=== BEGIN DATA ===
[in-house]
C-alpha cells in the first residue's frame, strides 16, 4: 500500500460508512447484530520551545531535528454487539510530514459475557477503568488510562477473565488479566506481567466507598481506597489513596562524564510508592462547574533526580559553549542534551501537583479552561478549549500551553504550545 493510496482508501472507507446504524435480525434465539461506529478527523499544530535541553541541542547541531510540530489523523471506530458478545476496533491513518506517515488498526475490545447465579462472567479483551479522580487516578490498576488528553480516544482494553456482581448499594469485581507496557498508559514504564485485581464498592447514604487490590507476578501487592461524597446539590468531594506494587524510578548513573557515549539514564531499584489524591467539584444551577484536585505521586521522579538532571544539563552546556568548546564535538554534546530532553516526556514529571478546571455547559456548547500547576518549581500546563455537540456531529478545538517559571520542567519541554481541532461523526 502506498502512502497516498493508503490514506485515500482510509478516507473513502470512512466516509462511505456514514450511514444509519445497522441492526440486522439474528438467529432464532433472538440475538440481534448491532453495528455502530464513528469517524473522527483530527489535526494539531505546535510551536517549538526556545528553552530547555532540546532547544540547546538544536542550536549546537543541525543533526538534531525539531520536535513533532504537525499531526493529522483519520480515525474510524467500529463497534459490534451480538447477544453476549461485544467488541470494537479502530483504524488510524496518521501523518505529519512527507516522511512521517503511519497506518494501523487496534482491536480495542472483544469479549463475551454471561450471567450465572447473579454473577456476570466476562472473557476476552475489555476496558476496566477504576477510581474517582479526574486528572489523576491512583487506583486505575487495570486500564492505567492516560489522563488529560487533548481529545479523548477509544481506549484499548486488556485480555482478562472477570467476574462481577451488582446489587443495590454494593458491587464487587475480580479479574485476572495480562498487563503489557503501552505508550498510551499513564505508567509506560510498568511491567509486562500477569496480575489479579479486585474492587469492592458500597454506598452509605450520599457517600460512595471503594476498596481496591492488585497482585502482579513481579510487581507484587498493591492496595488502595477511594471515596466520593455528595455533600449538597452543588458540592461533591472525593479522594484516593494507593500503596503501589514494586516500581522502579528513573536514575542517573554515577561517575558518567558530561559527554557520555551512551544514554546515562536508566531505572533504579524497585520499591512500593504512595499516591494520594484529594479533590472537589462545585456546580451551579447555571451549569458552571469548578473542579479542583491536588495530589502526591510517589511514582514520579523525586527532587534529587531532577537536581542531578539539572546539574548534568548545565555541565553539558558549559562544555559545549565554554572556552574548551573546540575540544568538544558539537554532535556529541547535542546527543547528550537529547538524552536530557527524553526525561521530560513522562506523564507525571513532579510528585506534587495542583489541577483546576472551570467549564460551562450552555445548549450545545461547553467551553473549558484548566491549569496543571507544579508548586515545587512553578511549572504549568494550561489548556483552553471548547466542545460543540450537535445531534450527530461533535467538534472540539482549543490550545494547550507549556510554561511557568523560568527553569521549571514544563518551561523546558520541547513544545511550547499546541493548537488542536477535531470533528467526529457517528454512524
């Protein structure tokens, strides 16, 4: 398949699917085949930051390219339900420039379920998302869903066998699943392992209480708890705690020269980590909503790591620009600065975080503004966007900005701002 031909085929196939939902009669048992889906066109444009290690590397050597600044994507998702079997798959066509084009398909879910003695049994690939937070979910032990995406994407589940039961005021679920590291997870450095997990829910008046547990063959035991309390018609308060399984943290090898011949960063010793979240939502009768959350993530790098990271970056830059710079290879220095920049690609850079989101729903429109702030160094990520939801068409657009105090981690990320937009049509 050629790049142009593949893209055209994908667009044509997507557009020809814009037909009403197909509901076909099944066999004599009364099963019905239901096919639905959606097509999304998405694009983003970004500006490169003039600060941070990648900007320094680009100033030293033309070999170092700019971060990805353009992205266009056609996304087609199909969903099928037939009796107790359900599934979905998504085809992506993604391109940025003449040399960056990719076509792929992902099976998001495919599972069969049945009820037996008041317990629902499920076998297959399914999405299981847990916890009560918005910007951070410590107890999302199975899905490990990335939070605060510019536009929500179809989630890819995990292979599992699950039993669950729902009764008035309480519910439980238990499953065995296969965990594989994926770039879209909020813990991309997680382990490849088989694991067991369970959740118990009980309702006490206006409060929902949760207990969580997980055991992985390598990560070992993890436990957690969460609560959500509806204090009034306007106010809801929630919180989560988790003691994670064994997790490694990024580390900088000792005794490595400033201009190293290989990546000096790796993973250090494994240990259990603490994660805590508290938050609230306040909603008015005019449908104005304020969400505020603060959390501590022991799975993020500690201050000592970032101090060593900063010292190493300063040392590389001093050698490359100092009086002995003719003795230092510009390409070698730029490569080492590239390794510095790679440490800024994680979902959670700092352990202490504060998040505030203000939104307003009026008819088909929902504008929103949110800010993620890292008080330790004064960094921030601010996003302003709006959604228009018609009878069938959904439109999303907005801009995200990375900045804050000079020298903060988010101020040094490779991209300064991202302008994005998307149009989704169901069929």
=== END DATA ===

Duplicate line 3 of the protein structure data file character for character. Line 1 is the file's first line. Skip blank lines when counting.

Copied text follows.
């Protein structure tokens, strides 16, 4: 398949699917085949930051390219339900420039379920998302869903066998699943392992209480708890705690020269980590909503790591620009600065975080503004966007900005701002 031909085929196939939902009669048992889906066109444009290690590397050597600044994507998702079997798959066509084009398909879910003695049994690939937070979910032990995406994407589940039961005021679920590291997870450095997990829910008046547990063959035991309390018609308060399984943290090898011949960063010793979240939502009768959350993530790098990271970056830059710079290879220095920049690609850079989101729903429109702030160094990520939801068409657009105090981690990320937009049509 050629790049142009593949893209055209994908667009044509997507557009020809814009037909009403197909509901076909099944066999004599009364099963019905239901096919639905959606097509999304998405694009983003970004500006490169003039600060941070990648900007320094680009100033030293033309070999170092700019971060990805353009992205266009056609996304087609199909969903099928037939009796107790359900599934979905998504085809992506993604391109940025003449040399960056990719076509792929992902099976998001495919599972069969049945009820037996008041317990629902499920076998297959399914999405299981847990916890009560918005910007951070410590107890999302199975899905490990990335939070605060510019536009929500179809989630890819995990292979599992699950039993669950729902009764008035309480519910439980238990499953065995296969965990594989994926770039879209909020813990991309997680382990490849088989694991067991369970959740118990009980309702006490206006409060929902949760207990969580997980055991992985390598990560070992993890436990957690969460609560959500509806204090009034306007106010809801929630919180989560988790003691994670064994997790490694990024580390900088000792005794490595400033201009190293290989990546000096790796993973250090494994240990259990603490994660805590508290938050609230306040909603008015005019449908104005304020969400505020603060959390501590022991799975993020500690201050000592970032101090060593900063010292190493300063040392590389001093050698490359100092009086002995003719003795230092510009390409070698730029490569080492590239390794510095790679440490800024994680979902959670700092352990202490504060998040505030203000939104307003009026008819088909929902504008929103949110800010993620890292008080330790004064960094921030601010996003302003709006959604228009018609009878069938959904439109999303907005801009995200990375900045804050000079020298903060988010101020040094490779991209300064991202302008994005998307149009989704169901069929």